Tom Pavey

Currently in the first year of his DPhil, Tom Pavey’s research focuses on lion conservation, with the goal of “holistically addressing how climate change is affecting lions, and providing recommendations on effective conservation strategies for use by local communities and policymakers”.

Tom’s research spans the fields of ecology and conservation. The first part of his thesis project will be to map current lion distribution, using data from a range of GMCs to project shifts or changes in lion populations in a range of different climatic scenarios.

Tom Pavey sits on the bonnet of a van

Tom will then use these data models and “run them using palaeoclimatic data dating back to the Last Glacial Maximum to produce maps of lion distribution up to ~20,000 years ago”. This will help to assess climatic influence on lion distribution, as it provides evidence on drivers from a time when there was no widespread or significant human influence. Tom is interested in exploring how climate change, and the associated change in temperatures and precipitation patterns, might be affecting lion behaviour.

In his own words, Tom is “aiming to help rectify the relative deficit in both academia and conservation action regarding the impact rapid climate change will have on organisms by unravelling the processes happening to landscapes as change occurs. This will allow me to predict how landscapes will shift in order to provide the most appropriate strategies to conserve species and manage landscapes as they alter in the future.”

Tom recently presented a poster at the International Congress for Conservation Biology (ICCB) in Kigali, Rwanda, attended by over 1,500 conservation researchers and practitioners.

Alongside his studies, Tom has been appointed as an Oxford Sparks Ambassador, receiving training on scientific videomaking with a view to making Oxford’s scientific research accessible to a wider audience. Passionate about science communications, Tom has also become a Climate Outreach Ambassador and is working on further honing his public engagement skills so that he can share his research with the wider public.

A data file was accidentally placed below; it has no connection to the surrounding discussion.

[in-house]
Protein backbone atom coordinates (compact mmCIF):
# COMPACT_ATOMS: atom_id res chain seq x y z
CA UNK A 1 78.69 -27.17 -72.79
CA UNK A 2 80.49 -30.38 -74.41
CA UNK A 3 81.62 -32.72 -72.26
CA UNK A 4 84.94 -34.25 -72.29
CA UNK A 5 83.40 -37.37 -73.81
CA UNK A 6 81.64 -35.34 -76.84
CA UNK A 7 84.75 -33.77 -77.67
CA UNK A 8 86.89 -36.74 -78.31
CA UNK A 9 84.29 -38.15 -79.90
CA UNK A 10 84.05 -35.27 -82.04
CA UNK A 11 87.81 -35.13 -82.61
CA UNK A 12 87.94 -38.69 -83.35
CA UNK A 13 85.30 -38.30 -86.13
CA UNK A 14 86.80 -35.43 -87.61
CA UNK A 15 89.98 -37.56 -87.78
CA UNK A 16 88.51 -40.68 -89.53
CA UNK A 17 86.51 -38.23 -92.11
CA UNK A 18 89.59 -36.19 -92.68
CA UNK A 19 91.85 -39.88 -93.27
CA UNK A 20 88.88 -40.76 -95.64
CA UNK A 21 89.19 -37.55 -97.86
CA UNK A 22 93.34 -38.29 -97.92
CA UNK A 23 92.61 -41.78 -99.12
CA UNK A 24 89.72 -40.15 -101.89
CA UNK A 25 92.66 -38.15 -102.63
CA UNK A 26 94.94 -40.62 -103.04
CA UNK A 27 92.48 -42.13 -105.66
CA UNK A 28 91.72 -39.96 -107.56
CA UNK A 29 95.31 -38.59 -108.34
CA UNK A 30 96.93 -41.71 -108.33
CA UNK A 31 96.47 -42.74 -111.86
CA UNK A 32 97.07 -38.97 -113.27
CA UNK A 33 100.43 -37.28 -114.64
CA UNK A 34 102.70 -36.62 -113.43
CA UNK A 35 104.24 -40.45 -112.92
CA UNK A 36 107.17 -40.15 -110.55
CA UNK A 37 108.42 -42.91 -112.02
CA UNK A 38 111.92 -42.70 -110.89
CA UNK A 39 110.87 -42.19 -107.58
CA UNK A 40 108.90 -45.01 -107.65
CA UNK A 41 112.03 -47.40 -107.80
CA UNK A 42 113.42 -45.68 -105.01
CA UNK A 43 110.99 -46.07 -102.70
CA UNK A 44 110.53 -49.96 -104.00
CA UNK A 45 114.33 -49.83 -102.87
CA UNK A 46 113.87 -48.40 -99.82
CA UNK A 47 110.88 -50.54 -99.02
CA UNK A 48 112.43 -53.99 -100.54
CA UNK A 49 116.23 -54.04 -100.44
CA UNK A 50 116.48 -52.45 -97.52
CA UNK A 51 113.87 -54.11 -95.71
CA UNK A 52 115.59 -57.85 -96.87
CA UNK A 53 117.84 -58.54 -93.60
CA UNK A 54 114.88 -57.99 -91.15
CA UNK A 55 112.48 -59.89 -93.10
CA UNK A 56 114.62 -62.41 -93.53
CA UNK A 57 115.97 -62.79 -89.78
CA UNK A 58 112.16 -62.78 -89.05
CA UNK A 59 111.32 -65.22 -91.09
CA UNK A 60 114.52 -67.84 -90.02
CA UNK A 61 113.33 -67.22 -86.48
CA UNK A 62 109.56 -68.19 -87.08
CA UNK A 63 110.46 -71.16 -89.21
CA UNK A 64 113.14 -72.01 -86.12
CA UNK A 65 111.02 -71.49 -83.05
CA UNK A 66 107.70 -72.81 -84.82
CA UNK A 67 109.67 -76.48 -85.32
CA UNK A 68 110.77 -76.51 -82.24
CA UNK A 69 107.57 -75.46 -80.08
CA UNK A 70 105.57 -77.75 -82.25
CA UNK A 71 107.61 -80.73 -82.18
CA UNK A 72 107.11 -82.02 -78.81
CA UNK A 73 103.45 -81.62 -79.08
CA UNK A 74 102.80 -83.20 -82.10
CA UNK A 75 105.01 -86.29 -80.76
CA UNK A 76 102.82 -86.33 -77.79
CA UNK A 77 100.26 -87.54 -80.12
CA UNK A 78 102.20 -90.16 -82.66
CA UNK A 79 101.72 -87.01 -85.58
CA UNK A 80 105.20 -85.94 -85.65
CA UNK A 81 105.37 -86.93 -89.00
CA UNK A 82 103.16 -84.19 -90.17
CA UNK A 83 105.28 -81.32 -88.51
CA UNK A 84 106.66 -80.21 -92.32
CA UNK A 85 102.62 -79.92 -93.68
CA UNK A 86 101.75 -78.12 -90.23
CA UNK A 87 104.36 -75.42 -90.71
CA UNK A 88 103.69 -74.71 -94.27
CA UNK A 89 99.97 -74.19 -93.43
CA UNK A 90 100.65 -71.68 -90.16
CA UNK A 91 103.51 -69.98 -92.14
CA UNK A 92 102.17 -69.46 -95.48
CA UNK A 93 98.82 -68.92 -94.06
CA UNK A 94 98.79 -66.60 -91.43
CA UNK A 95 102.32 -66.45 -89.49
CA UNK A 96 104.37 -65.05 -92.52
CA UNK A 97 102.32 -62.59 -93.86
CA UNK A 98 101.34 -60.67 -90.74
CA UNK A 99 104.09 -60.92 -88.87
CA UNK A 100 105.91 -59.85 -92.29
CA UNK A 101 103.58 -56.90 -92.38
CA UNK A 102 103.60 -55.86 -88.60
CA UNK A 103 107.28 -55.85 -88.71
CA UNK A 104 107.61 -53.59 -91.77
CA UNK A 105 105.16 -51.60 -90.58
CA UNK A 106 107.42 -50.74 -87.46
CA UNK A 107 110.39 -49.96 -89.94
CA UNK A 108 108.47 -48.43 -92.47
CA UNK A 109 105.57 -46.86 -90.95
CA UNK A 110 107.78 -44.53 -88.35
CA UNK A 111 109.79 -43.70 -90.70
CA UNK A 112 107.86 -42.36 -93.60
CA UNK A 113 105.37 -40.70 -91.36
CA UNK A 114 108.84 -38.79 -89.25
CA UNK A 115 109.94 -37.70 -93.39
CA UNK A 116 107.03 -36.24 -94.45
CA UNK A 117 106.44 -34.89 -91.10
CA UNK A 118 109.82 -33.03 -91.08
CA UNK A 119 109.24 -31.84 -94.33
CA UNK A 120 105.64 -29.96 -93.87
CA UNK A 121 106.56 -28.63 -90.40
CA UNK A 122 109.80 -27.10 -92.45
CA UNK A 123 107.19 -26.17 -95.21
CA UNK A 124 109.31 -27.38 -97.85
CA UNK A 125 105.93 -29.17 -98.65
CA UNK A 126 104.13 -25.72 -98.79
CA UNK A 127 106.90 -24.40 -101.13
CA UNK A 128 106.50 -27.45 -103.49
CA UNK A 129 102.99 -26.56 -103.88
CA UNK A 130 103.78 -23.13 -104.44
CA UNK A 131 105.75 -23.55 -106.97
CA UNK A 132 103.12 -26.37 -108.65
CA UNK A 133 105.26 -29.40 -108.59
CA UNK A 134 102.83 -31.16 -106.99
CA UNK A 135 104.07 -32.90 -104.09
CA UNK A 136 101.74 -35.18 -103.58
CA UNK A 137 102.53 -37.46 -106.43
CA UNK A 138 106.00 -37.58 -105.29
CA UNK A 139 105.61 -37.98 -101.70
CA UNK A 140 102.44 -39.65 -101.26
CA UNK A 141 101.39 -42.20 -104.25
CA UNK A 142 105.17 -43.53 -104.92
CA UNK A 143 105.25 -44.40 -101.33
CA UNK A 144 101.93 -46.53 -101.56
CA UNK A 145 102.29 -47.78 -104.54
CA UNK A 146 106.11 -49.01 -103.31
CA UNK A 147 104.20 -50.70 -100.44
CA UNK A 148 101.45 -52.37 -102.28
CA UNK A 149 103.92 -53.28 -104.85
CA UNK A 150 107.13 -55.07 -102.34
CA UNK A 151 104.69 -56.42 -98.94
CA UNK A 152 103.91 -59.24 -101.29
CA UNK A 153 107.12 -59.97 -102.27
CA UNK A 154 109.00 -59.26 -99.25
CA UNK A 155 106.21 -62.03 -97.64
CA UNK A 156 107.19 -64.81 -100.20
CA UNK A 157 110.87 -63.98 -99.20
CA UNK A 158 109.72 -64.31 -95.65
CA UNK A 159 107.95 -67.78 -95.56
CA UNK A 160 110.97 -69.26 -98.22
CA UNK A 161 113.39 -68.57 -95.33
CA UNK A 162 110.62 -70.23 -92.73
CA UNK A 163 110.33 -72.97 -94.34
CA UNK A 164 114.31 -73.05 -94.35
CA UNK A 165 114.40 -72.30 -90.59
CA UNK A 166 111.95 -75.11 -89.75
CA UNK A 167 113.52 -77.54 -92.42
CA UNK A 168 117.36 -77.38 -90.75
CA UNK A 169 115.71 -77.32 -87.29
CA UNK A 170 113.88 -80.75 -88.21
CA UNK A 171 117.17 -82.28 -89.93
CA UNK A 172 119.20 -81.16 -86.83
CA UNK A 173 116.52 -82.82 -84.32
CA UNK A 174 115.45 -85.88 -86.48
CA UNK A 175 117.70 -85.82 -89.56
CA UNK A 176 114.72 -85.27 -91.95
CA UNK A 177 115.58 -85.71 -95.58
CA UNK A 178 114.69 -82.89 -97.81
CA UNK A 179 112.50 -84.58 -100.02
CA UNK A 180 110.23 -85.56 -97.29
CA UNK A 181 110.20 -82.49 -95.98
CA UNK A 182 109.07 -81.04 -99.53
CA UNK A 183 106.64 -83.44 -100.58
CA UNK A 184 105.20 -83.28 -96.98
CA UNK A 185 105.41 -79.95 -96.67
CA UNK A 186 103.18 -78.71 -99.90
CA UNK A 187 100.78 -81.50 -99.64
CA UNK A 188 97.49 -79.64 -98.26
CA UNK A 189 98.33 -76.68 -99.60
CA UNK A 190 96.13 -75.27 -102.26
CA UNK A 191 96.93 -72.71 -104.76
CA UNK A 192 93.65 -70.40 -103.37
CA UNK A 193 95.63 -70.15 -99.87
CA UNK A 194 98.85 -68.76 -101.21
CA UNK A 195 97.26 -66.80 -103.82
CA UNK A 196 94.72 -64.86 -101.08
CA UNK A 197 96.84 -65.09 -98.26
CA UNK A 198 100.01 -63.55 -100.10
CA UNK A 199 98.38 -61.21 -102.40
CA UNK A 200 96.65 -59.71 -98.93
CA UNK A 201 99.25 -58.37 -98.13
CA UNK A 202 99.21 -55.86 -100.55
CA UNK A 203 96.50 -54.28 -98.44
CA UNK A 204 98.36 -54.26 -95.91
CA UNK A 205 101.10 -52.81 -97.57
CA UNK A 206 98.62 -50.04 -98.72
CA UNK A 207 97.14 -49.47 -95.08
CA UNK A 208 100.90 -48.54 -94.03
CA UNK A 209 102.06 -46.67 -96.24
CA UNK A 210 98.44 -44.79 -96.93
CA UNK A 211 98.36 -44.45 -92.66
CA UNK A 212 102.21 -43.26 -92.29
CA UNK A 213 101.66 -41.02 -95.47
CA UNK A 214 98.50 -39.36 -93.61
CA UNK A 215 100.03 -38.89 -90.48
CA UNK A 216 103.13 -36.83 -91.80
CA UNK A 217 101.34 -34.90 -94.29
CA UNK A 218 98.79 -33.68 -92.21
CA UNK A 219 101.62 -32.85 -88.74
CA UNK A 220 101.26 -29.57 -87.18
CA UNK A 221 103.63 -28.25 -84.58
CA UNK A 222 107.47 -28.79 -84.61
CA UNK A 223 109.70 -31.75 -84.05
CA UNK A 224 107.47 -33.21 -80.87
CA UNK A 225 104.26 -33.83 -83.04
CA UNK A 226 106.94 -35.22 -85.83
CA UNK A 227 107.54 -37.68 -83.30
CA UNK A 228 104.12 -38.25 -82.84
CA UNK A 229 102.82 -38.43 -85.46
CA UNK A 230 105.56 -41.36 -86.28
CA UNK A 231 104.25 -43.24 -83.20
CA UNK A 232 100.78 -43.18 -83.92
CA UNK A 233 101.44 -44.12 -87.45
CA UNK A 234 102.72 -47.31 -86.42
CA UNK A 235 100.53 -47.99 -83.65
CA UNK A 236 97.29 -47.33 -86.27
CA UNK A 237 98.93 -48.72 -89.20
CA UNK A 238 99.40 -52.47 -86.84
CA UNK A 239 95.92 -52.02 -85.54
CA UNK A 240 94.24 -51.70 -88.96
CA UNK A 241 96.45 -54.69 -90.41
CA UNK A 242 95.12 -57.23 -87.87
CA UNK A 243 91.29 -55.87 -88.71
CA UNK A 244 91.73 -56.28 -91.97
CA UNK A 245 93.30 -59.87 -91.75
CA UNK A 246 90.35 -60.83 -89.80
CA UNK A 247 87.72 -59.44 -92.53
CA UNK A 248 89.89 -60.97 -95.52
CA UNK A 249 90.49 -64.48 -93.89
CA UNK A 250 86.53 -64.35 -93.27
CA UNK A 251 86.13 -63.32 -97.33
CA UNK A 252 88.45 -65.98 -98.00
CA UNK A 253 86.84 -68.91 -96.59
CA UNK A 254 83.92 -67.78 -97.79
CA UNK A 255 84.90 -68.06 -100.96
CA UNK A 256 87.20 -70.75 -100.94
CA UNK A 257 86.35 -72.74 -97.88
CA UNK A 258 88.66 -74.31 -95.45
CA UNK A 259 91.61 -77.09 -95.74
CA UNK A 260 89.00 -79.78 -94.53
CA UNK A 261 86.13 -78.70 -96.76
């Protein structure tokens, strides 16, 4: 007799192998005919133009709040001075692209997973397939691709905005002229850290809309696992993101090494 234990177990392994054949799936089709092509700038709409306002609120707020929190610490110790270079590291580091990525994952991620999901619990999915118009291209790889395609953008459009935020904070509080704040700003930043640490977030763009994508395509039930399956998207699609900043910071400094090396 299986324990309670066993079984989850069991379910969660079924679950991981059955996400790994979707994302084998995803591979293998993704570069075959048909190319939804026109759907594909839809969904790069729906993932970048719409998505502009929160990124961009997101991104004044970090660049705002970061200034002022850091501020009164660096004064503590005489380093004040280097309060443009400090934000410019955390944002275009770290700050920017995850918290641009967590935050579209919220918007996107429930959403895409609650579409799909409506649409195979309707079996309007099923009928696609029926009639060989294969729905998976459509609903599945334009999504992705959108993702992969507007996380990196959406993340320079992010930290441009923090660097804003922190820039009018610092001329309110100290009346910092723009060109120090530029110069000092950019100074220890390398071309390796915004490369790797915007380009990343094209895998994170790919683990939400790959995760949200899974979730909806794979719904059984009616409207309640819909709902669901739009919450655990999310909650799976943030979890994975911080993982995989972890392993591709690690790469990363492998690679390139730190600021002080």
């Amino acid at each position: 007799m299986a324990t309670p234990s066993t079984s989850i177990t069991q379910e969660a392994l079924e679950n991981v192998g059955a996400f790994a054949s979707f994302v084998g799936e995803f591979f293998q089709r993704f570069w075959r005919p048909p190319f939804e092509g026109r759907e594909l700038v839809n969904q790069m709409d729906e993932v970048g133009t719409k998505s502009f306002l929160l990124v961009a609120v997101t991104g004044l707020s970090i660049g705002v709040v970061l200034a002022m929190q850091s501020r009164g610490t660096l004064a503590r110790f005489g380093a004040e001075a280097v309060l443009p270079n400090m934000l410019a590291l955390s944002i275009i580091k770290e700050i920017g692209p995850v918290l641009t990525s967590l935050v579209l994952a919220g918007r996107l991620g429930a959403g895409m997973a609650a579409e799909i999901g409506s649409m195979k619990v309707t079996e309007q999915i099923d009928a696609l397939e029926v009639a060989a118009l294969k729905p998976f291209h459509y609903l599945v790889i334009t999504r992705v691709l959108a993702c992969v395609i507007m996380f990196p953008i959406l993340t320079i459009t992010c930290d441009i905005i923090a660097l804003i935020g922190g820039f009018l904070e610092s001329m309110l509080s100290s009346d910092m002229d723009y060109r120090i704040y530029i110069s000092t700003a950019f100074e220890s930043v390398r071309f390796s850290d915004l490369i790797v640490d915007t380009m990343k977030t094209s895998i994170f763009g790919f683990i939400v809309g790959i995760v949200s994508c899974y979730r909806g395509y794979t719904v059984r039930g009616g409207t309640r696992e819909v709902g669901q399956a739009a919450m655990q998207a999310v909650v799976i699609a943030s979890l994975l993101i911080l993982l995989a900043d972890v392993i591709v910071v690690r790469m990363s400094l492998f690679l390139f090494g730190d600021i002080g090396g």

Jasmin Willis, wearing a blue jumper, giving a presentation at a conference

Jasmin Willis

First year DPhil student Jasmin Willis is in the process of mapping out her project and thesis, which will, she says, “assess the role of women in wild meat systems, their degree of influence in wild meat decision-making, and to what extent conservation projects to mitigate unsustainable wild meat use consider and involve women in their design, implementation and evaluation, as well as whether considering women in these projects enhances conservation outcomes”.

In April this year, Jasmin co-managed the organization of the first ever Ecology and Conservation Section Symposium on behalf of Oxford University’s Department of Biology. The symposium brought together 60 DPhil and Masters students and gave them an opportunity to present their work to date and network with other research groups, and Jasmin was one of the students who presented on her project ideas.

Jasmin has also recently presented at the International Congress for Conservation Biology (ICCB) in Kigali, Rwanda, attended by over 1,500 conservation researchers and practitioners.

Alongside her academic work, Jasmin has a passion for sharing her research and communicating about science to non-scientific audiences. Since beginning her DPhil, Jasmin has participated in two family outreach events, one of which was ‘Super Science Saturday’ at the Oxford Natural History Museum, and the other at the Cherwell Collective food bank and community café. She and her fellow students hosted a stall with activities to teach visitors about how wildlife interacts with different habitats, and how technology is used by field conservationists to track wildlife behaviour.